abstract = {Background: Altered physical activity is an important feature of depression. It is manifested in psychomotor retardation, agitation and withdrawal from engagement in normal activities. Modern devices for activity monitoring (actigraphs) make it possible to monitor physical activity unobtrusively but the validity of actigraphy as an indicator of mood state is uncertain. We carried out a systematic review of digital actigraphy in patients with depression to investigate the associations between measured physical activity and depression. Methods: Systematic review and meta-analysis. Studies were identified from Medline, EMBASE and Psycinfo databases and included if they were either case control or longitudinal studies of actigraphy in adults aged between 18 and 65 diagnosed with a depressive disorder. Outcomes were daytime and night-time activity and actigraphic measures of sleep. Results: We identified 19 eligible papers from 16 studies (412 patients). Case control studies showed less daytime activity in patients with depression (standardised mean difference −0.76, 95% confidence intervals −1.05 to −0.47). Longitudinal studies showed moderate increase in daytime activity (0.53, 0.20 to 0.87) and a reduction in night-time activity (−0.36, −0.65 to −0.06) over the course of treatment. Limitations: All study participants were unblinded. Only seven papers included patients treated in the community. Conclusions: Actigraphy is a potentially valuable source of additional information about patients with depression. However, there are no clear guidelines for use of actigraphy in studies of patients with depression. Further studies should investigate patients treated in the community. Additional work to develop algorithms for differentiating behaviour patterns is also needed.},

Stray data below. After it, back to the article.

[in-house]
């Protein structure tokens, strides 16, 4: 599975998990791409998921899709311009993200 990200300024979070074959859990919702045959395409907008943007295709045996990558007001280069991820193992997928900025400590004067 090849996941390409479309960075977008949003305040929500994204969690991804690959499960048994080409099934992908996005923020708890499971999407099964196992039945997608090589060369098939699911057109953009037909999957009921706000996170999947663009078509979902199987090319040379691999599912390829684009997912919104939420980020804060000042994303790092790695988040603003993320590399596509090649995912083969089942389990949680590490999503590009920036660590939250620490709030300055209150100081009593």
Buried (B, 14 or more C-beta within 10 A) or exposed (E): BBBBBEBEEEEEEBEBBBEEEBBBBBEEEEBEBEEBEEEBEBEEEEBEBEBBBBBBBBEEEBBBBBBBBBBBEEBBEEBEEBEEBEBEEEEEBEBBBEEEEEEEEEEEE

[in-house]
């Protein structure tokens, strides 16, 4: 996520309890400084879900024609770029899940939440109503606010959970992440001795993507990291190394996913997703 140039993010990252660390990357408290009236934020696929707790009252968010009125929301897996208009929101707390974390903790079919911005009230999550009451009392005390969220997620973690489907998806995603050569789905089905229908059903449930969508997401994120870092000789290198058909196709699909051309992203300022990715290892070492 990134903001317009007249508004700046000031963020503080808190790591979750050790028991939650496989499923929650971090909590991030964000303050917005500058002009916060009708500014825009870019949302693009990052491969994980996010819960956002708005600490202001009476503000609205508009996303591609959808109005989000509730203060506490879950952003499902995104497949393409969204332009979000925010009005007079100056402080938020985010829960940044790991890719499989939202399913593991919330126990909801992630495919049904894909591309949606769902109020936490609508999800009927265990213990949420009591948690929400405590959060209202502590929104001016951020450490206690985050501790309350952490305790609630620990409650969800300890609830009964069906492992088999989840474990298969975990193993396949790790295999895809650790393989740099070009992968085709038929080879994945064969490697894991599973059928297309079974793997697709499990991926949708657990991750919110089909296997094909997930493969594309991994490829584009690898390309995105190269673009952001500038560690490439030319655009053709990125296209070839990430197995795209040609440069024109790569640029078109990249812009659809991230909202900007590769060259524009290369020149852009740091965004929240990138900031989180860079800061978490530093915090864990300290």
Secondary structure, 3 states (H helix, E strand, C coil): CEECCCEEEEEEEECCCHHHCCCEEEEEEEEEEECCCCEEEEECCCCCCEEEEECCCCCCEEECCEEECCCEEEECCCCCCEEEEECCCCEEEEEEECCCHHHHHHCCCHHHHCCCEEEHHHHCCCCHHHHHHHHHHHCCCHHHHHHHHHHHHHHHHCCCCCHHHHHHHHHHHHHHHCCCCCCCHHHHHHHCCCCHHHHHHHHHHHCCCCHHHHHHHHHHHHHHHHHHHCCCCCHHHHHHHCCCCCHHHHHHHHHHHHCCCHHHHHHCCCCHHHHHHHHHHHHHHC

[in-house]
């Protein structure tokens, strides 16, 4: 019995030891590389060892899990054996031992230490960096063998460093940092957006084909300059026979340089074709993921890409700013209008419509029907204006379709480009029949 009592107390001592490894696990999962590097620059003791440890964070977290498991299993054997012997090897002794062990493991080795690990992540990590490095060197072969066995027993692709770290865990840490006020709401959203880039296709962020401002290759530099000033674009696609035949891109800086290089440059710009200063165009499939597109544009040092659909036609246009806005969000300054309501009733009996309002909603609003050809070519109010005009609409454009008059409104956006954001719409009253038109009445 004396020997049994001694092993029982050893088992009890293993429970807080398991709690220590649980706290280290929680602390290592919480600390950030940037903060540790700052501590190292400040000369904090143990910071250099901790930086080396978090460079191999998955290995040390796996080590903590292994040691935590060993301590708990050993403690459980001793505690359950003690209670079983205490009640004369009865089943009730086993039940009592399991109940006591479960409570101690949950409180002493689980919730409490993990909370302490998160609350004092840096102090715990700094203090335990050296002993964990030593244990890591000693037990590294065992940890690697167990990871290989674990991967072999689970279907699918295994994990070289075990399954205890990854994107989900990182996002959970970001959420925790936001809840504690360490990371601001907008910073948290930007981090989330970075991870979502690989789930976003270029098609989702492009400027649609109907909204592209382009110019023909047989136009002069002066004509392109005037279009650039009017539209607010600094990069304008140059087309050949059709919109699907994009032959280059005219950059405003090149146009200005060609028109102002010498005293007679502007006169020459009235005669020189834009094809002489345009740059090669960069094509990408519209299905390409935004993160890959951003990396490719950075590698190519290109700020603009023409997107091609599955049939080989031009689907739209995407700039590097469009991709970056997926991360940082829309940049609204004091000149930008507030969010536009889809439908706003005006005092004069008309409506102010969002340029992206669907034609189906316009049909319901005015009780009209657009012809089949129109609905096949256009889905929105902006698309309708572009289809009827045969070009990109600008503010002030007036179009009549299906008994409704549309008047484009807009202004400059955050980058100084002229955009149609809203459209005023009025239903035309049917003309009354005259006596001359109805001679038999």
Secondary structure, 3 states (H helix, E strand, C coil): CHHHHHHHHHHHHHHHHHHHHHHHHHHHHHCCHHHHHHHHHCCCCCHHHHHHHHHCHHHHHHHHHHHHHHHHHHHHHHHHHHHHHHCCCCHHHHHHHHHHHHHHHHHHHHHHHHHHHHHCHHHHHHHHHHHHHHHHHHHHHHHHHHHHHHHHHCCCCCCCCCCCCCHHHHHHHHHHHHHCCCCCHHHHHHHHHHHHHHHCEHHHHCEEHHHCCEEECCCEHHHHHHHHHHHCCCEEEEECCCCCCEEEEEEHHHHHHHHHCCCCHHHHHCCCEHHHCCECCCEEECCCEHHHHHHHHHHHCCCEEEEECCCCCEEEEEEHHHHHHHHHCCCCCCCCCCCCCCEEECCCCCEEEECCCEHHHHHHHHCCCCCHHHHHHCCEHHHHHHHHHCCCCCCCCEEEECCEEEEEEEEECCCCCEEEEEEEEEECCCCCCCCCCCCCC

categories = {"Depressive disorder","Actigraphy", "Telemonitoring"}
}
@incollection{vipperla2009a,
  author = {Vipperla, Ravi Chander and Wolters, Maria and Georgila, Kallirroi and Renals, Steve},
  publisher = {Springer},
  doi = {10.1007/978-3-642-02710-9},
  title = {Speech Input from Older Users in Smart Environments: Challenges and Perspectives},
  url = {http://www.springerlink.com/content/27r01345r1683251/?p=ad2394d646814db59cf9868b0f74b11e&pi=13},
  series = {Lecture Notes in Computer Science},
  booktitle = {Proc. HCI International: Universal Access in Human-Computer Interaction. Intelligent and Ubiquitous Interaction Environments},
  number = {5615},
  year = {2009},
  pdf = {http://www.cstr.inf.ed.ac.uk/downloads/publications/2009/vipperla2009a.pdf},